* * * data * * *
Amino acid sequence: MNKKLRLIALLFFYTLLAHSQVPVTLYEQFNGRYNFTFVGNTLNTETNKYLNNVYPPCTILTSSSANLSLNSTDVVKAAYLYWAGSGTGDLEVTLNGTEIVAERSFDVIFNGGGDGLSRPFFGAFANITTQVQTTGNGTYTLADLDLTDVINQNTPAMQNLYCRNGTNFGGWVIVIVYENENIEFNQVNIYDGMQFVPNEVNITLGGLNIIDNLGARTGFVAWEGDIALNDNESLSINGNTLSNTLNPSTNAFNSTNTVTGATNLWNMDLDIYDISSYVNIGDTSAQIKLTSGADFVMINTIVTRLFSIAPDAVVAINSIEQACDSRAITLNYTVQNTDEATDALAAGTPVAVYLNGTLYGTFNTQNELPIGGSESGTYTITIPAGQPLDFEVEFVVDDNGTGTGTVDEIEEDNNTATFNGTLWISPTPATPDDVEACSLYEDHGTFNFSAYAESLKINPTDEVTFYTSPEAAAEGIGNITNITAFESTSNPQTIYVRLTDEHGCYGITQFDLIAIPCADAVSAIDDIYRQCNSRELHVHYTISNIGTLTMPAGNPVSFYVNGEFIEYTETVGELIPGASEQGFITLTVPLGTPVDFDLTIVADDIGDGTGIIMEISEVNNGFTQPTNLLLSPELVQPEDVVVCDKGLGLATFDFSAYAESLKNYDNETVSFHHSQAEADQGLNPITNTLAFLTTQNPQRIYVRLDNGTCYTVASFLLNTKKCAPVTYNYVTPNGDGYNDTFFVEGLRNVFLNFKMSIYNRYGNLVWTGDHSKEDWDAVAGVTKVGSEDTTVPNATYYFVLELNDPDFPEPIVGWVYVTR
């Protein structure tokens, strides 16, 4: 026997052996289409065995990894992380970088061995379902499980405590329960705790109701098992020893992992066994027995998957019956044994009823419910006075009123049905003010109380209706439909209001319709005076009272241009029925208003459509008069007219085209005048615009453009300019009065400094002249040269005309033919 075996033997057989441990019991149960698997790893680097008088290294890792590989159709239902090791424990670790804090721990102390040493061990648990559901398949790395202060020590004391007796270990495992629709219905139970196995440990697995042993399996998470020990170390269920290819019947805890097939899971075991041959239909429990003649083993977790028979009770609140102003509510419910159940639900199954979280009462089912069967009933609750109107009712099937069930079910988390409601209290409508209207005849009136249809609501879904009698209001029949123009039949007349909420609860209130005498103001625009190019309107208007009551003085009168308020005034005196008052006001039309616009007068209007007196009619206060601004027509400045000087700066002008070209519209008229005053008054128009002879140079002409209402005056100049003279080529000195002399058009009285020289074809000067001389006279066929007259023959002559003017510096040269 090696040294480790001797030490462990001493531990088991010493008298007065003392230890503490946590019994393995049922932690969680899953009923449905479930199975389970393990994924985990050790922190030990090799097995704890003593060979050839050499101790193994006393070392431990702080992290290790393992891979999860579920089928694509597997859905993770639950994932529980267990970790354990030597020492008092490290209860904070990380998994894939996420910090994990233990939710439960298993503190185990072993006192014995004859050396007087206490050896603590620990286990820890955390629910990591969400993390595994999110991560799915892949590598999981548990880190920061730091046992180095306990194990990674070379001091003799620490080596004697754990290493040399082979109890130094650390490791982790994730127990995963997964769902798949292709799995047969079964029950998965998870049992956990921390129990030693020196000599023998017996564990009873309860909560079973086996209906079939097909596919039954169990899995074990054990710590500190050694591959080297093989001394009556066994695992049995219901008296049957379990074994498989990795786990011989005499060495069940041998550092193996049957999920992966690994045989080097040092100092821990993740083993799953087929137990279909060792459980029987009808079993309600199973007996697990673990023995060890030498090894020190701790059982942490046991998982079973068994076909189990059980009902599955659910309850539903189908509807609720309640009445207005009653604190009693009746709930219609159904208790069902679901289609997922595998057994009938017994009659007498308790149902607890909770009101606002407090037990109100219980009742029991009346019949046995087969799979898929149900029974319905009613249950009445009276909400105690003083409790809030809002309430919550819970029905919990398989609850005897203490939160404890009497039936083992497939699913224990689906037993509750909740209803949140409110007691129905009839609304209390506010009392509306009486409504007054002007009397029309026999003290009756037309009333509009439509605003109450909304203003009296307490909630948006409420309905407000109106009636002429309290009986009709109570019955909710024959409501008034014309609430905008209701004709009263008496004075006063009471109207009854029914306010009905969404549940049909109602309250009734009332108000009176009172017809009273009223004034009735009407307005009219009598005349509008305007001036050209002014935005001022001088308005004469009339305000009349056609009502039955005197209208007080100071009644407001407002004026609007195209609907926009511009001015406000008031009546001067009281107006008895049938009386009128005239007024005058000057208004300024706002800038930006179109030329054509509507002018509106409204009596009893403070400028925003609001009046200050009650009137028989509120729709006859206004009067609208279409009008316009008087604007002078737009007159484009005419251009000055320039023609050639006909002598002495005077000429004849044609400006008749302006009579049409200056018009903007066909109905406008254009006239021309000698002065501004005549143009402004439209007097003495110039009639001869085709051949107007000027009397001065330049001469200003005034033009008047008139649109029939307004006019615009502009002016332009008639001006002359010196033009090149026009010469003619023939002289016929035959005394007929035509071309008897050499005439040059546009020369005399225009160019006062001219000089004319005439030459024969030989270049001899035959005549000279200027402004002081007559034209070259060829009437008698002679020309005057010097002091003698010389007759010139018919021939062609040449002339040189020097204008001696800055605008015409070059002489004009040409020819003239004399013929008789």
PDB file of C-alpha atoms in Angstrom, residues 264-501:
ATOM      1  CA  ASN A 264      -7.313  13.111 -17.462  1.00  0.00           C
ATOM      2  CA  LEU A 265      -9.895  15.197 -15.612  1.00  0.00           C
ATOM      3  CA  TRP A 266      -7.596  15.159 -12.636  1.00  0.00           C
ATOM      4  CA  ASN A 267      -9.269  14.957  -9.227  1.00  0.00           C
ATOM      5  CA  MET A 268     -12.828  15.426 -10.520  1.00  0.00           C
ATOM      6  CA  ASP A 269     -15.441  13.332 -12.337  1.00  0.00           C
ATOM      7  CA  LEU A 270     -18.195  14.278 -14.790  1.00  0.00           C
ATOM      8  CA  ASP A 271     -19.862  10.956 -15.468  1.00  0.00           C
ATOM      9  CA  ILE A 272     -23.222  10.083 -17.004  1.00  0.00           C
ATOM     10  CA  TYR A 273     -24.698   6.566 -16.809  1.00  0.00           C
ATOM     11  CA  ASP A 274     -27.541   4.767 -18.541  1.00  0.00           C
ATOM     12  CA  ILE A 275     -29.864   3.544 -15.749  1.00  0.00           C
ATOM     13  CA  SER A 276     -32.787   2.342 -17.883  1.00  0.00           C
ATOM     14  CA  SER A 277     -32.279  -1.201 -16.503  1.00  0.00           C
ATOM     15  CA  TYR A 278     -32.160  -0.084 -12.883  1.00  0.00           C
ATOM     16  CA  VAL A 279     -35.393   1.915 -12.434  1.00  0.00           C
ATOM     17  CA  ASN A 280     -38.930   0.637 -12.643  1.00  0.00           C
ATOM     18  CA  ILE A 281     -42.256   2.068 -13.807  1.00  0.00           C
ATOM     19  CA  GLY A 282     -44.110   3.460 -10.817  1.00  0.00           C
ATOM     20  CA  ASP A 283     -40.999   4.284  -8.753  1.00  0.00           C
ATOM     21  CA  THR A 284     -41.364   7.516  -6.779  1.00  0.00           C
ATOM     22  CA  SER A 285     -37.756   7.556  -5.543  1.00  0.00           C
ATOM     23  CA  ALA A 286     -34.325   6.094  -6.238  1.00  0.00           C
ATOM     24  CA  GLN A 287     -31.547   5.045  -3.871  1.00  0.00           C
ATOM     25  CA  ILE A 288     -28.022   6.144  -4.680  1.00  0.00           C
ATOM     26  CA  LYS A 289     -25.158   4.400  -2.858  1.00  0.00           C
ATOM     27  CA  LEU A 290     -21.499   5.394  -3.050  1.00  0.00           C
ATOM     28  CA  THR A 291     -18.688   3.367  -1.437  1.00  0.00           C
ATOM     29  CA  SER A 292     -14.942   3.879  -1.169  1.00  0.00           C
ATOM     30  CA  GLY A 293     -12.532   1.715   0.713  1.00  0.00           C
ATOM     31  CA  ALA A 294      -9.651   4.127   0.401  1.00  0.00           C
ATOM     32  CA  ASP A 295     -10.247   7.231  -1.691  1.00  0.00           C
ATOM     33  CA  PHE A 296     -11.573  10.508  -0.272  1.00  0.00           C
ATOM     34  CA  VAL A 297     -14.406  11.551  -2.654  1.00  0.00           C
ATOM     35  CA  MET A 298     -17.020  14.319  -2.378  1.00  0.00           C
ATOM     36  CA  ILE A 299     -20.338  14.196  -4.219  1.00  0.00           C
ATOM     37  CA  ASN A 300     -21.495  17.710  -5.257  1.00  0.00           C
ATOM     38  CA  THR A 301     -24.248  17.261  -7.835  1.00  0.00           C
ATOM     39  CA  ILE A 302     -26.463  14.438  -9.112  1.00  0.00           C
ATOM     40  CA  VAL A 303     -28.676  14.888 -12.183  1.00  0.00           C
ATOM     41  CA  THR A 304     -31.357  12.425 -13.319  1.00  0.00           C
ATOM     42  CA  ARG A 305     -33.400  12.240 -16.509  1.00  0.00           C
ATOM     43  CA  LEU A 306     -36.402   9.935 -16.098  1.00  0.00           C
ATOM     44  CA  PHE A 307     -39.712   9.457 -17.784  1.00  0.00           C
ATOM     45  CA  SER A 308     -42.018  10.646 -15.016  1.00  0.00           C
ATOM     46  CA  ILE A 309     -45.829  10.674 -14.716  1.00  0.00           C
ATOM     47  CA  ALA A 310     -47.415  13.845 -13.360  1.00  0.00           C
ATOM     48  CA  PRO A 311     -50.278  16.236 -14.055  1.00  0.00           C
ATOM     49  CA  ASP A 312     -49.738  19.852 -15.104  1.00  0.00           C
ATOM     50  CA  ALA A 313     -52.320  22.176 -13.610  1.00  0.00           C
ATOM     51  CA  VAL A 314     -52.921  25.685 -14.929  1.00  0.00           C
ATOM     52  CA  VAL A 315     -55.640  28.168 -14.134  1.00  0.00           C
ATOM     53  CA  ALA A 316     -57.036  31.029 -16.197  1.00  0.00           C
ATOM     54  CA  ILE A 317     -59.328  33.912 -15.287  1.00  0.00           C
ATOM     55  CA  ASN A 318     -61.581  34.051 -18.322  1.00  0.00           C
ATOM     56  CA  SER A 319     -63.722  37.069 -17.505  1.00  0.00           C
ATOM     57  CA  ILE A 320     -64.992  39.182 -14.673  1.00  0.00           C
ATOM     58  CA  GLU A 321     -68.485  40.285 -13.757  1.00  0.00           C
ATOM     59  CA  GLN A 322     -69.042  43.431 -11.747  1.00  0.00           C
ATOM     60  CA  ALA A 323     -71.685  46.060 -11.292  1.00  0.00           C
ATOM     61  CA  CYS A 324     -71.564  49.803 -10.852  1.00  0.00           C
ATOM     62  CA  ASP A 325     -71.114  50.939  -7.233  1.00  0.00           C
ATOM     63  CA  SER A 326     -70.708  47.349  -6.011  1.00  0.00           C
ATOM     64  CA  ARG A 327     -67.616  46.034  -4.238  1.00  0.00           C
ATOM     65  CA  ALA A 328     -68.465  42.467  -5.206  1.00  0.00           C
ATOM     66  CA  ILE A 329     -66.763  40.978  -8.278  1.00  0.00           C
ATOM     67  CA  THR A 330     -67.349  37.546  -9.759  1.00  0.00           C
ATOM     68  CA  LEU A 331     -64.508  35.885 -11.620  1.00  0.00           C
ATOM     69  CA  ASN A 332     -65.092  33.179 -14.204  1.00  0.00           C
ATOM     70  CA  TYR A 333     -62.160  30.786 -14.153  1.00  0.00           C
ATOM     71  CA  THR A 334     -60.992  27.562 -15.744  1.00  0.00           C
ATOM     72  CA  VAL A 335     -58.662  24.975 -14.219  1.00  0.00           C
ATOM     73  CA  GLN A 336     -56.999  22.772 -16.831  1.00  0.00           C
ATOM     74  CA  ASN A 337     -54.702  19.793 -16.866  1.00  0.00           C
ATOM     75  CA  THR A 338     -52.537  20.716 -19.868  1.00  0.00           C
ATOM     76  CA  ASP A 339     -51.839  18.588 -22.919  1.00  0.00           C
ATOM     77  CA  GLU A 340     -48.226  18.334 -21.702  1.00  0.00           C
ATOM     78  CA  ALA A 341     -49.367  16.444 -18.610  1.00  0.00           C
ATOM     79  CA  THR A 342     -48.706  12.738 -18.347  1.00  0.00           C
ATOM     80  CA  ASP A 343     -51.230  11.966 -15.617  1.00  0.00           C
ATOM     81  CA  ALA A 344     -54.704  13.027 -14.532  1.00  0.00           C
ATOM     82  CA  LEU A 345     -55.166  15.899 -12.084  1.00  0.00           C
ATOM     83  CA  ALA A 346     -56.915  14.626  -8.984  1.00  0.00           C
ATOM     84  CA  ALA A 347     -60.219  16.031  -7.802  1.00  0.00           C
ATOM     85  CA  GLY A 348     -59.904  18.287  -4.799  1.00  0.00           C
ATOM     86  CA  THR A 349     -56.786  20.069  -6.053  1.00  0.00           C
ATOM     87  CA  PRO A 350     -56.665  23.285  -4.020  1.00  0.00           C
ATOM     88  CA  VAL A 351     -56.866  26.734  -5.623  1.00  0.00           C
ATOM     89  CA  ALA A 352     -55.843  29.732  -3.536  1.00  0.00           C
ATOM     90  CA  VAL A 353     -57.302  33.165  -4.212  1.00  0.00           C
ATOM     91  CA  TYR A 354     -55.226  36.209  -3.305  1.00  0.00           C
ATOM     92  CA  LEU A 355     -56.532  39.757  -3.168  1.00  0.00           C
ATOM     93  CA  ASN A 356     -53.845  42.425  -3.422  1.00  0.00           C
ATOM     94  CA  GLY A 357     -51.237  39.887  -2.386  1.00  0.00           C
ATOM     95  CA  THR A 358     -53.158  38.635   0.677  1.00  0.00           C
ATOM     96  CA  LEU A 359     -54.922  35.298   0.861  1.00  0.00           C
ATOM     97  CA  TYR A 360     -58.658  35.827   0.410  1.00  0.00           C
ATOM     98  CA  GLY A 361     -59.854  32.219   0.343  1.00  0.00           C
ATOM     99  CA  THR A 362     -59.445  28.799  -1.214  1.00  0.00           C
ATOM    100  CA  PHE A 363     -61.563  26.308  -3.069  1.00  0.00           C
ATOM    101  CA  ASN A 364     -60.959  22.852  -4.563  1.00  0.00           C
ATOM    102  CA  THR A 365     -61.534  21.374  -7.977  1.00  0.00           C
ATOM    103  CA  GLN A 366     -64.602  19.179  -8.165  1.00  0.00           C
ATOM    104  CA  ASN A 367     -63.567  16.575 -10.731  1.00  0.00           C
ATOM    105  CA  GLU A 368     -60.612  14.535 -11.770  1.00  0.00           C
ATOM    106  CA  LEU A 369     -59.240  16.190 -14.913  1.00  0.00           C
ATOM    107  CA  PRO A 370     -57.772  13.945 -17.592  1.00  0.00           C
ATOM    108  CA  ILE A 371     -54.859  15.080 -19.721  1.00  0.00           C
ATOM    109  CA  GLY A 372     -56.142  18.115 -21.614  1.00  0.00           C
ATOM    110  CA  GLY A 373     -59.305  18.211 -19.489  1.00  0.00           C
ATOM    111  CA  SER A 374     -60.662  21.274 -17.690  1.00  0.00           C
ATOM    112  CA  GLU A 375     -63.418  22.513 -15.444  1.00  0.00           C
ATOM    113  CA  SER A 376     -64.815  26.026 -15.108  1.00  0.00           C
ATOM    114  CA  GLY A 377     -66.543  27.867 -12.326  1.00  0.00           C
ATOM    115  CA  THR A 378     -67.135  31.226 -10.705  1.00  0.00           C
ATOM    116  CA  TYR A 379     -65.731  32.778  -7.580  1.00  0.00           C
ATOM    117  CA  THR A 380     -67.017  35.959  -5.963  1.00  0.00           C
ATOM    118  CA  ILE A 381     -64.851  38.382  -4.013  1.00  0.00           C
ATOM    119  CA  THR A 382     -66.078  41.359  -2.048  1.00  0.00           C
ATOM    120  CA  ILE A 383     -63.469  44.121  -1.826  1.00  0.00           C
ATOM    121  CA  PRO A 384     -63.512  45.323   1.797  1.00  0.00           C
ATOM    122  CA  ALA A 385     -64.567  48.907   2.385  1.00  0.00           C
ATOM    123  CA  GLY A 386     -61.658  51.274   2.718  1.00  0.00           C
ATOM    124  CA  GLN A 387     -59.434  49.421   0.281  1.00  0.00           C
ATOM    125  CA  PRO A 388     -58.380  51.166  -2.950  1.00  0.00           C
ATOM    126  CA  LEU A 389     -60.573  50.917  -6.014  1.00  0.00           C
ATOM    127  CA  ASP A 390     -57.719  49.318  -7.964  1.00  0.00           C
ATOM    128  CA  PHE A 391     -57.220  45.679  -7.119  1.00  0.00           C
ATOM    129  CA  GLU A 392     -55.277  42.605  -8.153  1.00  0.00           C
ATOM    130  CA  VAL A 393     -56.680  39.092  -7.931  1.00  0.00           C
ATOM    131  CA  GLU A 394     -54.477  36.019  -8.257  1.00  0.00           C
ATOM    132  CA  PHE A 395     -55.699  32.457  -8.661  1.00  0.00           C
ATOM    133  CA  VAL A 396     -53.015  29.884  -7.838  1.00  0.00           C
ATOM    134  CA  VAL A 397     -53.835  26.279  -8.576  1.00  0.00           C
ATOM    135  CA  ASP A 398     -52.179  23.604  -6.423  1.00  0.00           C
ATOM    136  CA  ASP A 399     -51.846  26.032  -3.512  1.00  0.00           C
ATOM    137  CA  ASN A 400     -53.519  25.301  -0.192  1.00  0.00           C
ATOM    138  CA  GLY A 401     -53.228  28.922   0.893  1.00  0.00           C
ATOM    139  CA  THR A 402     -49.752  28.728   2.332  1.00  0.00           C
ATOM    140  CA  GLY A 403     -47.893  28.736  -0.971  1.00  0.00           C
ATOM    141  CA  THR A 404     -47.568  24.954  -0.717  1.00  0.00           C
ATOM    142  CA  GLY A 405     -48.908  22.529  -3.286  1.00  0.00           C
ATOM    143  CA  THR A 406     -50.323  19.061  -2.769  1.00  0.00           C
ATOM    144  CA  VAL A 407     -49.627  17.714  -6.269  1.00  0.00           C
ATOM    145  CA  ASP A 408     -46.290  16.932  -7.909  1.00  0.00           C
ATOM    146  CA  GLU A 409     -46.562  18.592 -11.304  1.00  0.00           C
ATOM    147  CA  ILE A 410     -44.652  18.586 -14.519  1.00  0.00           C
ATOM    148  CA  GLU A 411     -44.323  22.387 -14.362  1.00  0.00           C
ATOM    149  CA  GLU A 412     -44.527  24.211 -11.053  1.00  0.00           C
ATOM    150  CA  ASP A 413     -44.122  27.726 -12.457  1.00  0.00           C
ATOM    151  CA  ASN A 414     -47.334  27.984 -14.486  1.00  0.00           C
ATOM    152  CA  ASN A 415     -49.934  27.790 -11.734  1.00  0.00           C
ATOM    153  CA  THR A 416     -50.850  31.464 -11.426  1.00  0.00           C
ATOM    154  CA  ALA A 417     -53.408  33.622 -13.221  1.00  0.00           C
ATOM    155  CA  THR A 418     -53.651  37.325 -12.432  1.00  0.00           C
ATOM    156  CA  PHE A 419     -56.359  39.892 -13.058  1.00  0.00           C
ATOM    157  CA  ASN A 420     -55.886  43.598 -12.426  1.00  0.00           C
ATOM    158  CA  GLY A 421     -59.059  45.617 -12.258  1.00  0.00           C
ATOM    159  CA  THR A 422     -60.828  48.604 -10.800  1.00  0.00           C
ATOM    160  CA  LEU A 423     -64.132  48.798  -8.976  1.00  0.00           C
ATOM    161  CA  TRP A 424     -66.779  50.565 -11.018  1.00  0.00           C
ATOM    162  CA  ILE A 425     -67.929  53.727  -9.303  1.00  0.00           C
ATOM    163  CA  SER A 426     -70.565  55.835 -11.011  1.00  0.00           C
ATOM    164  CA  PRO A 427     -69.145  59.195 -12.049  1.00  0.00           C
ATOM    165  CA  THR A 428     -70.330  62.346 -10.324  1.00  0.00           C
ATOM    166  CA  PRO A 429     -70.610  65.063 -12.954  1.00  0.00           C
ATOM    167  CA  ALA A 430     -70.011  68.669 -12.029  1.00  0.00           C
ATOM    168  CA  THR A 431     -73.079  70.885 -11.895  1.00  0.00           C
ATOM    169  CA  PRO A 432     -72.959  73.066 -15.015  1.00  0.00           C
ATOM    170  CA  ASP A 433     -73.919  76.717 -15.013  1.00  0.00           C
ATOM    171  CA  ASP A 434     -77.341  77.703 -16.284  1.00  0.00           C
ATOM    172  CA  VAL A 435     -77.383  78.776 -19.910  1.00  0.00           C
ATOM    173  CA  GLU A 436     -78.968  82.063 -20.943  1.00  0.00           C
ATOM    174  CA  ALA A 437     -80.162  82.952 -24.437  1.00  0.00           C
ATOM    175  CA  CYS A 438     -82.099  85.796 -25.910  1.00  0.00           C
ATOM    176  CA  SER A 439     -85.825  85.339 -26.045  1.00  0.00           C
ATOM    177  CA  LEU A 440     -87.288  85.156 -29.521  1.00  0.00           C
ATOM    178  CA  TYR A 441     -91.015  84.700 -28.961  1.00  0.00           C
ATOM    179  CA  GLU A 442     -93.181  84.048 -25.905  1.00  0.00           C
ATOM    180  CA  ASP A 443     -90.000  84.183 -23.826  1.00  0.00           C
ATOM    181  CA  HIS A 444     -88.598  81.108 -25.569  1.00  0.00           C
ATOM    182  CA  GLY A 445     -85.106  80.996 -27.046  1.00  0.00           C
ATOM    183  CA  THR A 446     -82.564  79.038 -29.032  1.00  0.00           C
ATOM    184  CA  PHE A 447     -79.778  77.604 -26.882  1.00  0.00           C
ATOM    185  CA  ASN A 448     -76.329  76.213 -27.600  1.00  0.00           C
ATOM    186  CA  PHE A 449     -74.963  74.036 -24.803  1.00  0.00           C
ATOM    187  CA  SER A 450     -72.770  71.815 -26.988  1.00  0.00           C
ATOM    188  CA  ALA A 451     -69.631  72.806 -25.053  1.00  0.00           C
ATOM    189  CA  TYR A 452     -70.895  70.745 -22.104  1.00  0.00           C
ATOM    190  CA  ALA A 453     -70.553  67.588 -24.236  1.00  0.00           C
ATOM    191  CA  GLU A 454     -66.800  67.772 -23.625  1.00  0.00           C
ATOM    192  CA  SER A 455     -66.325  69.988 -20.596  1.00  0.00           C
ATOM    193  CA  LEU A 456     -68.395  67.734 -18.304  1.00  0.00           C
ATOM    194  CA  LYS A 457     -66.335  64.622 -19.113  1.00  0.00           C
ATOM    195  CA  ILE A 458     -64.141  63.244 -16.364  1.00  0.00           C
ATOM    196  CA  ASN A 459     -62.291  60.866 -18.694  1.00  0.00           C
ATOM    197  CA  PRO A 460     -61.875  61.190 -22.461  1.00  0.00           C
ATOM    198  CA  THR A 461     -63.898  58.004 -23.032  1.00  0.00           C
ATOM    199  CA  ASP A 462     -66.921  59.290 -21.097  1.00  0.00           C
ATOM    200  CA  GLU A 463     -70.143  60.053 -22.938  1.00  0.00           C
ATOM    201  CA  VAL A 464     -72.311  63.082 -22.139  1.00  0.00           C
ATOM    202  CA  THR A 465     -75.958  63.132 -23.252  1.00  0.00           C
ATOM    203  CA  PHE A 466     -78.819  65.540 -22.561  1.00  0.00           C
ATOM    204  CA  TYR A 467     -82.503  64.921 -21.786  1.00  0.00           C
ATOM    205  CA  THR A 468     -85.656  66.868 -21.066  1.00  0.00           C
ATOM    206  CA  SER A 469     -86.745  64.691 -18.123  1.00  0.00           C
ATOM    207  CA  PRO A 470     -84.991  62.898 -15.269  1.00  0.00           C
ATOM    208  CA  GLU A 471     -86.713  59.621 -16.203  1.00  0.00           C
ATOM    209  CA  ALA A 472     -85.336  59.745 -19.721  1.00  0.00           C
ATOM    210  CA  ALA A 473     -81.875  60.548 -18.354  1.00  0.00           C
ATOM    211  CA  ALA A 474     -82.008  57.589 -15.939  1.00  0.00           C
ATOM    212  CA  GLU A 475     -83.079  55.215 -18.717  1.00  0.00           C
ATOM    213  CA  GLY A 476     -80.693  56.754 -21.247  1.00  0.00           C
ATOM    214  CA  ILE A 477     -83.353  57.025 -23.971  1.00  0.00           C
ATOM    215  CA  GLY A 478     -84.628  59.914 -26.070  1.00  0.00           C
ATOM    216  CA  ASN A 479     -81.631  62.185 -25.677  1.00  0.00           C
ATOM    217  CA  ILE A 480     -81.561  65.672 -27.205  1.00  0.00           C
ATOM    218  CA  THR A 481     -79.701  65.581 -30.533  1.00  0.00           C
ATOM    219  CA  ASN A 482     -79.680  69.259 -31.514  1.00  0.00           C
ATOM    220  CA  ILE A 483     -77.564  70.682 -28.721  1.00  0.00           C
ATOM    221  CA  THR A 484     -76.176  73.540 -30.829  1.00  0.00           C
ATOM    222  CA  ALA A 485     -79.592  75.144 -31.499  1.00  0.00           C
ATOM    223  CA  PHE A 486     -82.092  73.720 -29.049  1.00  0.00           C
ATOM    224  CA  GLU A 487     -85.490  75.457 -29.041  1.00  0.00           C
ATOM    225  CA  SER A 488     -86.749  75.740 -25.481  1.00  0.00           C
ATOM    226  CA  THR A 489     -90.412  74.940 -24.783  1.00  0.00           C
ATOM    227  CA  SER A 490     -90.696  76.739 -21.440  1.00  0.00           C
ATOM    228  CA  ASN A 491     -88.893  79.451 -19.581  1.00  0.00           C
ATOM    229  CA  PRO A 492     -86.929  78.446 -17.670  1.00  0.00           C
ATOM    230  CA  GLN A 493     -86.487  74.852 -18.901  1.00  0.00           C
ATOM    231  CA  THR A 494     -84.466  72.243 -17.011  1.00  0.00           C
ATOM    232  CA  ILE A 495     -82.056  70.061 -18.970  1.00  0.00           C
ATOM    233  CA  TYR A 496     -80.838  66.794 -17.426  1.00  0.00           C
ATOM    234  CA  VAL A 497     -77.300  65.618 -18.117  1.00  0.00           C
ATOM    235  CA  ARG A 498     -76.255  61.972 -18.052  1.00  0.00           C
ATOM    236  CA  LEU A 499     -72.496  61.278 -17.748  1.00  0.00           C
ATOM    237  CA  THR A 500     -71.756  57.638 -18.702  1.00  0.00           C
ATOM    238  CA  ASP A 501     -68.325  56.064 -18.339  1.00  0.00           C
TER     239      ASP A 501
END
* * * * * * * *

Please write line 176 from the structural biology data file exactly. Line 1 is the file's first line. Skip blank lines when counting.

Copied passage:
ATOM    173  CA  GLU A 436     -78.968  82.063 -20.943  1.00  0.00           C